Date of Conferral
Robert L. Spivey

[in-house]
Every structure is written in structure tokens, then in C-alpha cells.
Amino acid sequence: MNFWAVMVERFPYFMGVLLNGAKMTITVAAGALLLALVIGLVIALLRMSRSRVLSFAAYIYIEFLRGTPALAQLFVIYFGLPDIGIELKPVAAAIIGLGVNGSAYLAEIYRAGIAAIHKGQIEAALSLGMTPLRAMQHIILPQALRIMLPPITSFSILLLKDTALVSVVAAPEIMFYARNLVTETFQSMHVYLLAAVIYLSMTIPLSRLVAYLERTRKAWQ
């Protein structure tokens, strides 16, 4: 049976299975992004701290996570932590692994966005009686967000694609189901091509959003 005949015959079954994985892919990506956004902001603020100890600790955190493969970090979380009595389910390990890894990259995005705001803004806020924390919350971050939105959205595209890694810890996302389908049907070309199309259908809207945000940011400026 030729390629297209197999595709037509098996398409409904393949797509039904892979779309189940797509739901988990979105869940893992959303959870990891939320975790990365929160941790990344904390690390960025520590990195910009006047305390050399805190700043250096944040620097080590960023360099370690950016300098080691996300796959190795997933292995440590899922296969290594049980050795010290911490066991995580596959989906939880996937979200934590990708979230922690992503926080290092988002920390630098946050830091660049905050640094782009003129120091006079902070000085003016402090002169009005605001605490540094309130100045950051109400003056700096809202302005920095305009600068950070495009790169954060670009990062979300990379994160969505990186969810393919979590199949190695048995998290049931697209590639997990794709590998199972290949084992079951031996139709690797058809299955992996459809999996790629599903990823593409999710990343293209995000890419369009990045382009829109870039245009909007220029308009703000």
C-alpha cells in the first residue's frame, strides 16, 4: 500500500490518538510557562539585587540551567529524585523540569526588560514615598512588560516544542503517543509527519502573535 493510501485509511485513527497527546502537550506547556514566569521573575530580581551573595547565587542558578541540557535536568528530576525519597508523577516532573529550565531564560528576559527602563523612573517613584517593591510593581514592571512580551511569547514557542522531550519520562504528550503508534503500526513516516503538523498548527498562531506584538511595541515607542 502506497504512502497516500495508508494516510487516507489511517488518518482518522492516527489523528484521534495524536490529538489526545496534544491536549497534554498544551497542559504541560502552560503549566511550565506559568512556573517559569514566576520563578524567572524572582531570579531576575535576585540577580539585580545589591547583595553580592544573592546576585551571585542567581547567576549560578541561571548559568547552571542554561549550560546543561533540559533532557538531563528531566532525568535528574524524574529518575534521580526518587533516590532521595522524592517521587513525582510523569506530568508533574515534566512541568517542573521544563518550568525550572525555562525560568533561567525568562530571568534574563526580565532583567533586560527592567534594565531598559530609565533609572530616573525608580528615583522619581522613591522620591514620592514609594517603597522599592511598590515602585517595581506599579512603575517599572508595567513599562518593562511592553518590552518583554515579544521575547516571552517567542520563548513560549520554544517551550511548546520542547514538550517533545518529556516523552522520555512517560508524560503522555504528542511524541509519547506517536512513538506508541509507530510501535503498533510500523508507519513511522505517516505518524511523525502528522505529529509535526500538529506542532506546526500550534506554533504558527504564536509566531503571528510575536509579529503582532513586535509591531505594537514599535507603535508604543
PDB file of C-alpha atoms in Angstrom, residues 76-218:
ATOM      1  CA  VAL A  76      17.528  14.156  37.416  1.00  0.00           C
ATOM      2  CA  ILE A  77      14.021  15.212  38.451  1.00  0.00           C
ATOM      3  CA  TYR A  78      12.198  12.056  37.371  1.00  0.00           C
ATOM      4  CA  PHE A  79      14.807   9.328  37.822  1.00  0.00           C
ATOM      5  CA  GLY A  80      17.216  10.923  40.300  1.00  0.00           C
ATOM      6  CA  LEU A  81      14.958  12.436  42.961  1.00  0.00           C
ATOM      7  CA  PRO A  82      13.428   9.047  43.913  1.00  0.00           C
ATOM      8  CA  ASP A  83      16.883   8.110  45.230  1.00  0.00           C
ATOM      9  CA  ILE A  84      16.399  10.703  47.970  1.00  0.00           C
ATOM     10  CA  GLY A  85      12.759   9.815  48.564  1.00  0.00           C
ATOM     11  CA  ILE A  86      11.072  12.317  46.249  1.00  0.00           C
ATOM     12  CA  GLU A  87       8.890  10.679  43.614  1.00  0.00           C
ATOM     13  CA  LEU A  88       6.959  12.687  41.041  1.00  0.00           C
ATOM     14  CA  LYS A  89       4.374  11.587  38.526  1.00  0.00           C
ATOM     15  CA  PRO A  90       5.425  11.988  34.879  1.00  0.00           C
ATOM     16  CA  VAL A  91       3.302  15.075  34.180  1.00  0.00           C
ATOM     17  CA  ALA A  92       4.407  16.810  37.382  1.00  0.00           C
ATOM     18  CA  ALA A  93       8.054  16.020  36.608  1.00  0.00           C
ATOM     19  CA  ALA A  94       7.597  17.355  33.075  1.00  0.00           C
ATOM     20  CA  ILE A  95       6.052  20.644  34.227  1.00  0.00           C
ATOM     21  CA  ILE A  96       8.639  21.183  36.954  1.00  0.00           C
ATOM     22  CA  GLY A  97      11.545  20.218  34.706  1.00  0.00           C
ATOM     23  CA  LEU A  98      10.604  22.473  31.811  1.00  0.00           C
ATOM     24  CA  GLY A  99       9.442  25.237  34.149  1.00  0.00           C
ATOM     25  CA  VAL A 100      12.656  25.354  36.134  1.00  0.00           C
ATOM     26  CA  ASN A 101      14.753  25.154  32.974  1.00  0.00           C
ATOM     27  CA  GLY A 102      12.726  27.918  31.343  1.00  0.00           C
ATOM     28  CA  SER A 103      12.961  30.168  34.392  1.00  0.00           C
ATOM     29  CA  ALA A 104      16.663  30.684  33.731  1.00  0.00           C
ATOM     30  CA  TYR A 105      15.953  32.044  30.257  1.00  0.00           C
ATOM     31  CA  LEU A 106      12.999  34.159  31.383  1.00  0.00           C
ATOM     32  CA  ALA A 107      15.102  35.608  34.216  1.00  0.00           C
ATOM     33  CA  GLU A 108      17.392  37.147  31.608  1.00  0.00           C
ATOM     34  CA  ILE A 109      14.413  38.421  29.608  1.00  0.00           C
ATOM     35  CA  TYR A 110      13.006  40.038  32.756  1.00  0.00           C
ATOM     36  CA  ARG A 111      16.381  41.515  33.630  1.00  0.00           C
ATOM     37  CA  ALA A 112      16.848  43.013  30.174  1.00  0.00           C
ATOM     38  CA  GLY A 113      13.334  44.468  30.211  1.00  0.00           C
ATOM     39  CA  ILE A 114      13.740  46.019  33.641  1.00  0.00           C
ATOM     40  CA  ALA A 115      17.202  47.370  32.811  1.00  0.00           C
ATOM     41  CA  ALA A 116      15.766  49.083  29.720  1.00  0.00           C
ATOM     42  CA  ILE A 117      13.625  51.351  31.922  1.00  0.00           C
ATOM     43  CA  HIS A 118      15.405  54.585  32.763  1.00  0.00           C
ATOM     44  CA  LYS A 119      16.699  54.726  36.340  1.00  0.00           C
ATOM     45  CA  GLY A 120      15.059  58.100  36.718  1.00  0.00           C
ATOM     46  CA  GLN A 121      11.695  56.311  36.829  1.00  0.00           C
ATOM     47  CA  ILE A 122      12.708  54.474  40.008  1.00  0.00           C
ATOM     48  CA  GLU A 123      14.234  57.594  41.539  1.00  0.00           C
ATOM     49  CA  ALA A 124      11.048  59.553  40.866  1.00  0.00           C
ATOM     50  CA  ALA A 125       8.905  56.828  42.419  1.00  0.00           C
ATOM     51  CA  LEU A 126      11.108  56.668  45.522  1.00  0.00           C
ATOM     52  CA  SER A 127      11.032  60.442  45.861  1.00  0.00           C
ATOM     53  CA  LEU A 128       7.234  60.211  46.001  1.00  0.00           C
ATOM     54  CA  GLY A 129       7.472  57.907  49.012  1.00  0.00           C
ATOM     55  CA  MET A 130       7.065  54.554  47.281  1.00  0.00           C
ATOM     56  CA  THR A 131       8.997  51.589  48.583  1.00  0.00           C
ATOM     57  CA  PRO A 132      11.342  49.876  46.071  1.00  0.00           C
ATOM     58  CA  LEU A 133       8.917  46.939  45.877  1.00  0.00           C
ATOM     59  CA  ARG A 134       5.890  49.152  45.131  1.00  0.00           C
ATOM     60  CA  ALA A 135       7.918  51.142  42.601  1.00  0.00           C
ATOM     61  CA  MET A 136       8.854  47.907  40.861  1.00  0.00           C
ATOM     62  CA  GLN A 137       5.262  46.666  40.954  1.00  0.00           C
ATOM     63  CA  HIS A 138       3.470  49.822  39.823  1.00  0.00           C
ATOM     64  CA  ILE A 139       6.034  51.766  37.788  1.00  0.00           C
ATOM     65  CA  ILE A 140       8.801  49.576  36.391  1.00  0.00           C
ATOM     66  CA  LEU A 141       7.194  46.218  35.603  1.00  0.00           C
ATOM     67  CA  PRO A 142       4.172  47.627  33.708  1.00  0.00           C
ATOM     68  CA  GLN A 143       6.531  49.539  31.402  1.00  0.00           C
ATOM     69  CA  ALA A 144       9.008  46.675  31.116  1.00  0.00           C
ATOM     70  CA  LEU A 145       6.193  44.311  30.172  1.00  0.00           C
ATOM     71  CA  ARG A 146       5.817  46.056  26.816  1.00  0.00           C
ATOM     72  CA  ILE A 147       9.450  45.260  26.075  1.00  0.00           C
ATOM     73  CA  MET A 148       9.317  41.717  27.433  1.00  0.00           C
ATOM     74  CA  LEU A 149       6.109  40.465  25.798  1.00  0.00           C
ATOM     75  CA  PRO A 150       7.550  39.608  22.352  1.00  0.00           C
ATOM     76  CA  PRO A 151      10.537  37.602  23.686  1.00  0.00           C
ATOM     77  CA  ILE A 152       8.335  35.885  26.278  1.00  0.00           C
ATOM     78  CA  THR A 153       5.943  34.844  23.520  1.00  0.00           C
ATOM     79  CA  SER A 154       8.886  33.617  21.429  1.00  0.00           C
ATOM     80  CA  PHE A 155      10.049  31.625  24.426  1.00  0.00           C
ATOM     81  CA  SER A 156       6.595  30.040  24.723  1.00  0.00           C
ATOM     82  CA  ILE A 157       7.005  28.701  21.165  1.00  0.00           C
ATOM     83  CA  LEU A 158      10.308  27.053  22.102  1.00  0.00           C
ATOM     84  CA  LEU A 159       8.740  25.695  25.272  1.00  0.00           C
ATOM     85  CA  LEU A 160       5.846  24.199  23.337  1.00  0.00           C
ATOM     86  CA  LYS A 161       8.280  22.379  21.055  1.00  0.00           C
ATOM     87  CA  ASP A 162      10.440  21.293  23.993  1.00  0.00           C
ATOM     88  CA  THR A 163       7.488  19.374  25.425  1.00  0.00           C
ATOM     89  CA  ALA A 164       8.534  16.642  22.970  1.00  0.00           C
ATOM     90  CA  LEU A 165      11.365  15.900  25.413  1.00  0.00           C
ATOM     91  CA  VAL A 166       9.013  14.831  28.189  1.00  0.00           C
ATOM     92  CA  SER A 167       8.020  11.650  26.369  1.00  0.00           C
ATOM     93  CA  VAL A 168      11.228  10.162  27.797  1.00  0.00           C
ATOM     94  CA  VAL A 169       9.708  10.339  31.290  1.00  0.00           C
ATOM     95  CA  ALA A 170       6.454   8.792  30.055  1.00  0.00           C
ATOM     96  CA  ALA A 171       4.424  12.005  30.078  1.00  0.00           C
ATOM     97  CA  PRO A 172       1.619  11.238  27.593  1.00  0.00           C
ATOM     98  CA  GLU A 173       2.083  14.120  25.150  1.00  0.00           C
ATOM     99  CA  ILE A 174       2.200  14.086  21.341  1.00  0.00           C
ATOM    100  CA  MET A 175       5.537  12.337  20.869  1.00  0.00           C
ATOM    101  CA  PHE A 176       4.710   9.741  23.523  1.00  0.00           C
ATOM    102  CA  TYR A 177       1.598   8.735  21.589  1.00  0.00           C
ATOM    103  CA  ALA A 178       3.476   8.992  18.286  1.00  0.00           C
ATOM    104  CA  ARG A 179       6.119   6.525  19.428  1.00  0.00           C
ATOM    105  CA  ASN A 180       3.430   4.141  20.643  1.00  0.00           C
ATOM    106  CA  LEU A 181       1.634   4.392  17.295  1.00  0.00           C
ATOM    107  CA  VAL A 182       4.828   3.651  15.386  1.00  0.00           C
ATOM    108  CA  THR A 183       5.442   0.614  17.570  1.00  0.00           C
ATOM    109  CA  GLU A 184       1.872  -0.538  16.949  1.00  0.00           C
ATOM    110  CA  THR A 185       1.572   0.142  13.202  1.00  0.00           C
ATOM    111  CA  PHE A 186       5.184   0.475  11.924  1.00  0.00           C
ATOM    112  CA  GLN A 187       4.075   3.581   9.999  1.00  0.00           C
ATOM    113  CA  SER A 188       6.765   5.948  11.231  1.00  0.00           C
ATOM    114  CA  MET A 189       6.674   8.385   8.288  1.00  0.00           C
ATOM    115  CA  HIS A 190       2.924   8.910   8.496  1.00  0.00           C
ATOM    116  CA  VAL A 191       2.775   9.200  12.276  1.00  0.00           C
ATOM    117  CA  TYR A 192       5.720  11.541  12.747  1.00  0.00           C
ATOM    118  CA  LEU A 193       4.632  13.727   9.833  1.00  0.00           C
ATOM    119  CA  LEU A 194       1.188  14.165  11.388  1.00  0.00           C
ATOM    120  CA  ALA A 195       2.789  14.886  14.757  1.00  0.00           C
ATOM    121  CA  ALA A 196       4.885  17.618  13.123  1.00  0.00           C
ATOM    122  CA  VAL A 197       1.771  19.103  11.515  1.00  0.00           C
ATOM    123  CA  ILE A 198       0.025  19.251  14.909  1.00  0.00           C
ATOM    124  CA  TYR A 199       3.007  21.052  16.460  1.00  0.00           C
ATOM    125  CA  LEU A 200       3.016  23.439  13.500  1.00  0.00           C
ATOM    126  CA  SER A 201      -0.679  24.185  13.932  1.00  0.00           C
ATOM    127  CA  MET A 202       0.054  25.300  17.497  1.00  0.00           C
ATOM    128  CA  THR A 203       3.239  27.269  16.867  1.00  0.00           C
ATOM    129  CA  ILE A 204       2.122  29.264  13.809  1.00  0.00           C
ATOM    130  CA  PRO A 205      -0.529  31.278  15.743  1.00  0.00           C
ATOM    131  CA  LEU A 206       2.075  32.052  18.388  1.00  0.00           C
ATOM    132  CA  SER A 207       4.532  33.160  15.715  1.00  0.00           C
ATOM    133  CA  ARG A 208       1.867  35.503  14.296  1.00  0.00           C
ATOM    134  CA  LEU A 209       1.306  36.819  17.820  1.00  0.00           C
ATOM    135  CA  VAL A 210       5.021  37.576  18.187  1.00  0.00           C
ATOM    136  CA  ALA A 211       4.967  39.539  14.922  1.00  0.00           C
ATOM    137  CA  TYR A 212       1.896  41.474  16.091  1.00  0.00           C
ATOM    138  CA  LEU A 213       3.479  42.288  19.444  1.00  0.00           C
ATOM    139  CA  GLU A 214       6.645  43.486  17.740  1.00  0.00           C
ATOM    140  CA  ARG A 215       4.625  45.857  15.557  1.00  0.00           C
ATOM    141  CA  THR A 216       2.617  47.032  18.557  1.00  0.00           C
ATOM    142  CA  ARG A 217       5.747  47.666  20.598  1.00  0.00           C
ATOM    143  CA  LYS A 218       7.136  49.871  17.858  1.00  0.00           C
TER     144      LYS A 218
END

There are many operational and organizational stressors in policing. This study was designed to gain a better understanding of what causes police officers in a rural southern state mental and physical stress and to determine how best to assist officers when they are dealing with stress. The purpose of this study was to determine whether organizational or operational issues cause more stress among police officers in a rural southern state. Qualitative research methods and the phenomenological approach to obtain data from participants who have experienced job-related stressors were used. The social construct theory, a theory of knowledge in sociology, was used for this study. Data were collected by conducting interviews with 14 current police officers in a rural southern state with a minimum of two years of experience in rural policing. The in-vivo coding method was used to code the interview data in MAXQDA software. The study revealed that 13 of the 14 participants attributed organizational issues as their main stress factor. The findings from this study may result in positive social change for police officers and subsequently the communities they serve. The police department and the community benefit when officers are in good physical and mental health. Gaining an understanding of what factors contribute to officers' stress and determining ways to treat the effects of stress could contribute to positive social change by having psychologically and emotionally healthy officers on the street and that could strengthen the partnership between a police department and the community it serves.